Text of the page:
One expression likely to face extinction in the next five years is when we impatiently tell our cab driver, ”Oh, just drop me off anywhere around here.” That may work when we’re stuck in rush-hour traffic and close enough to our destination to simply hoof it the rest of the way, probably arriving sooner than our cab would have—and certainly, saving us some money in the process.
But if we’re in one of the new battery-powered flying taxis several inventors are working on, jumping out will cost us more than the few dollars we might have saved by ending the ride abruptly—and it’s also likely to re-popularize Goofy’s famed cry as he accidentally leaves a ski slope or skyscraper in various Disney cartoons: “Yaaaa-haaaa-hooey!”
Daniel Wiegand of Lilium—the company he founded that he says has raised more than $100 million to build the world’s first flying taxi—recently told the New York Times, “This is the perfect means of transportation, something that can take off and land everywhere. It’s very fast, very efficient and low-noise.”
How fast? Almost 190 miles per hour, the inventor says.
I was really looking forward to sharing insights about the news media with the Greater Encino Young Dentists Association.
The fact that the model he’s developing will have a 36-foot wingspan tends to make me question that claim of “can take off and land everywhere.” I’ve seen cab drivers having trouble parallel-parking BMW Mini-Coopers at the airport. Parking a pterodactyl (largest wingspan: 40 feet) may prove more of a challenge.
As for the speed, I once had a cabbie in L.A. hit 95 mph on the Harbor Freeway to get me to a speech I was going to otherwise miss. Since I was the one hired to deliver it, you can see why I encouraged him to break traffic and physics laws—as I lip-synced a prolonged, silent scream the whole way, feeling sure the cab was going to rattle itself into a state of implosion before we got there.
This was before consumer cellphones, which would have made it easy for me to simply call the hotel I was headed to and ask someone at the desk to give my sponsor a note that my flight had been delayed but I’d be there in 15 minutes, tops, and was really looking forward to sharing insights about the news media with the Greater Encino Young Dentists Association, or whatever group it was.
In truth, my flight had taken off and landed right on time. Unfortunately, I wasn’t on it when it did so. I had stepped onto the wrong plane, one that was also headed to Southern California but to a different airport. You could make a mistake like this in those days before TSA inspected your tickets and tonsils before you emplaned.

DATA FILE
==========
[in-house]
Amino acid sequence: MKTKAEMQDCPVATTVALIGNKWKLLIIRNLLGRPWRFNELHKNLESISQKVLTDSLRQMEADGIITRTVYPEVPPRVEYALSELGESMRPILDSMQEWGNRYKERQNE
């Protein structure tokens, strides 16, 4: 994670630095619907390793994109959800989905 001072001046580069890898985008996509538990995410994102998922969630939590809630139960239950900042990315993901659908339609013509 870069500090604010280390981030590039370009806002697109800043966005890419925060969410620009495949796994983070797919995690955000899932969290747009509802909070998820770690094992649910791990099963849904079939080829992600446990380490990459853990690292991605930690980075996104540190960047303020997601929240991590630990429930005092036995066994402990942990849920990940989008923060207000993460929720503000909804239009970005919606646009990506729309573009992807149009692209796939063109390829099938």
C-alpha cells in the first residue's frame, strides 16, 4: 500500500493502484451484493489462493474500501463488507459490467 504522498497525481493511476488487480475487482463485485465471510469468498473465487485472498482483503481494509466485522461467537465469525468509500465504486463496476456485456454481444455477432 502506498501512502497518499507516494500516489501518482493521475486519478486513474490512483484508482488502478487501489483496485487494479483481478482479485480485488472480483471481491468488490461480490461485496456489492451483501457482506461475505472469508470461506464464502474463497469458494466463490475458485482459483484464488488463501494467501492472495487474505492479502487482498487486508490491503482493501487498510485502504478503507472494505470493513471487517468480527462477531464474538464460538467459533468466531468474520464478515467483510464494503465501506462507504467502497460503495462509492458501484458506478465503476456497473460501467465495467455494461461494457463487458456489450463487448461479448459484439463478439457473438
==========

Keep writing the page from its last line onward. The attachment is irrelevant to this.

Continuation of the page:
So let’s get real about these flying taxis.
On the one hand, I firmly believe that if God had wanted man to fly, He’d have given him a travel rewards program at birth.
The program you currently have most certainly didn’t come from Heaven. Why would a kind and just God require you to fly from San Francisco to Dallas, and from Dallas to Taos in order to get to your actual destination, Long Beach, which is normally a one-hour-plus-change flight from San Francisco—all to gain some points so that you won’t have to pay a dime the next time you fly to Bakersfield.
Well, we continue to insist on flying, even though the airlines have gone from serving us mediocre (but filling) meals to tossing bags of peanuts at us, like we’re zoo animals. Considering the legroom in most commercial flights, the zoo analogy might not be far off: We’ve come to accept sitting in claustrophobic cages miles above the earth as our new normal.
Our experience with gas stations should have taught us that the corporate world had started withdrawing its familiar amenities. We just went along with it when our local Shell dealer no longer pumped our fuel, checked our oil or wiped clean our windshields. Now, the gas stations hang TV monitors on their pumps and run promotional videos on them, often reminding us of what we ought to buy the next time we’re at a gas station. I imagine the oil companies think if we grow mesmerized by the videos, we’ll fill our tanks right up to the limit instead of stopping when they’re half full, as so many of us (though nobody I know) do.
On the other hand, I won’t be left behind.
Allow me to introduce my newest venture: Lemmedown, which is not only an airborne taxi but also a pilotless one. Named for both a character in a Jean-Luc Godard film (Lemmy Caution in 1965’s “Alphaville”) and where most of my customers will wish to be once aloft, Lemmedown is actually a decommissioned U.S. Army helicopter some pals and I have been tinkering with in our spare time. It can seat three or four people comfortably (since there won’t be a pilot to take up any room) and can fly at speeds up to 20 mph. Or so we think. Its reputed velocity may only partly explain its having been decommissioned; I’m sure the other part would have been its safety record had it ever gotten off the ground.
But since it never did, it has never crashed. Will your flying taxi be able to make that claim?